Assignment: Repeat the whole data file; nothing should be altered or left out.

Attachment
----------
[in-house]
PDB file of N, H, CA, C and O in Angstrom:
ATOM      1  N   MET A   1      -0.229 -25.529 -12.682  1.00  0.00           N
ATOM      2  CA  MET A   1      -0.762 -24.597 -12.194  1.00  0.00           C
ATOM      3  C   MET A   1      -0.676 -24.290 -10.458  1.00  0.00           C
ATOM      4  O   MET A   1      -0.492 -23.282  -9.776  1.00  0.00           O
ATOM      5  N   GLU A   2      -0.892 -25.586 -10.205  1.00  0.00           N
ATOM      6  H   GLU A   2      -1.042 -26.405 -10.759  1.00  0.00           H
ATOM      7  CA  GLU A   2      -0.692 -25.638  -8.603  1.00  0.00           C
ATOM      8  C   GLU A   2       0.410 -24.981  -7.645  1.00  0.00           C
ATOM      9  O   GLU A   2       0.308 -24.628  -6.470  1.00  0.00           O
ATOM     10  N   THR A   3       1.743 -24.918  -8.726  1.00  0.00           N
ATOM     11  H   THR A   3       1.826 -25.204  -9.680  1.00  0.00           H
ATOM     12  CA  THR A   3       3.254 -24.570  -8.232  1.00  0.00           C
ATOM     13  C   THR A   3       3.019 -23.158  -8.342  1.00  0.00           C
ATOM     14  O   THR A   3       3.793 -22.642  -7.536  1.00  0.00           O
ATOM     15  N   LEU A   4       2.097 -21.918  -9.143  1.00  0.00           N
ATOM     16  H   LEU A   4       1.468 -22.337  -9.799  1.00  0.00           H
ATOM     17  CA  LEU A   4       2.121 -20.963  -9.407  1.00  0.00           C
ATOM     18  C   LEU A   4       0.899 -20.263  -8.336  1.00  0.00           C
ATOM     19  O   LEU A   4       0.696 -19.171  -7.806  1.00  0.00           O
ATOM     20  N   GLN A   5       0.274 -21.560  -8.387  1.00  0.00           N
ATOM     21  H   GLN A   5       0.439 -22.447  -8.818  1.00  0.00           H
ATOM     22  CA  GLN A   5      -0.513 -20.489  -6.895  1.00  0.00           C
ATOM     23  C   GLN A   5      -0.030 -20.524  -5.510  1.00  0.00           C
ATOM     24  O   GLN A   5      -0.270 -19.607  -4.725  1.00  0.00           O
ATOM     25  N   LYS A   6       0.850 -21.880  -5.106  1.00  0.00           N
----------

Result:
[in-house]
PDB file of N, H, CA, C and O in Angstrom:
ATOM      1  N   MET A   1      -0.229 -25.529 -12.682  1.00  0.00           N
ATOM      2  CA  MET A   1      -0.762 -24.597 -12.194  1.00  0.00           C
ATOM      3  C   MET A   1      -0.676 -24.290 -10.458  1.00  0.00           C
ATOM      4  O   MET A   1      -0.492 -23.282  -9.776  1.00  0.00           O
ATOM      5  N   GLU A   2      -0.892 -25.586 -10.205  1.00  0.00           N
ATOM      6  H   GLU A   2      -1.042 -26.405 -10.759  1.00  0.00           H
ATOM      7  CA  GLU A   2      -0.692 -25.638  -8.603  1.00  0.00           C
ATOM      8  C   GLU A   2       0.410 -24.981  -7.645  1.00  0.00           C
ATOM      9  O   GLU A   2       0.308 -24.628  -6.470  1.00  0.00           O
ATOM     10  N   THR A   3       1.743 -24.918  -8.726  1.00  0.00           N
ATOM     11  H   THR A   3       1.826 -25.204  -9.680  1.00  0.00           H
ATOM     12  CA  THR A   3       3.254 -24.570  -8.232  1.00  0.00           C
ATOM     13  C   THR A   3       3.019 -23.158  -8.342  1.00  0.00           C
ATOM     14  O   THR A   3       3.793 -22.642  -7.536  1.00  0.00           O
ATOM     15  N   LEU A   4       2.097 -21.918  -9.143  1.00  0.00           N
ATOM     16  H   LEU A   4       1.468 -22.337  -9.799  1.00  0.00           H
ATOM     17  CA  LEU A   4       2.121 -20.963  -9.407  1.00  0.00           C
ATOM     18  C   LEU A   4       0.899 -20.263  -8.336  1.00  0.00           C
ATOM     19  O   LEU A   4       0.696 -19.171  -7.806  1.00  0.00           O
ATOM     20  N   GLN A   5       0.274 -21.560  -8.387  1.00  0.00           N
ATOM     21  H   GLN A   5       0.439 -22.447  -8.818  1.00  0.00           H
ATOM     22  CA  GLN A   5      -0.513 -20.489  -6.895  1.00  0.00           C
ATOM     23  C   GLN A   5      -0.030 -20.524  -5.510  1.00  0.00           C
ATOM     24  O   GLN A   5      -0.270 -19.607  -4.725  1.00  0.00           O
ATOM     25  N   LYS A   6       0.850 -21.880  -5.106  1.00  0.00           N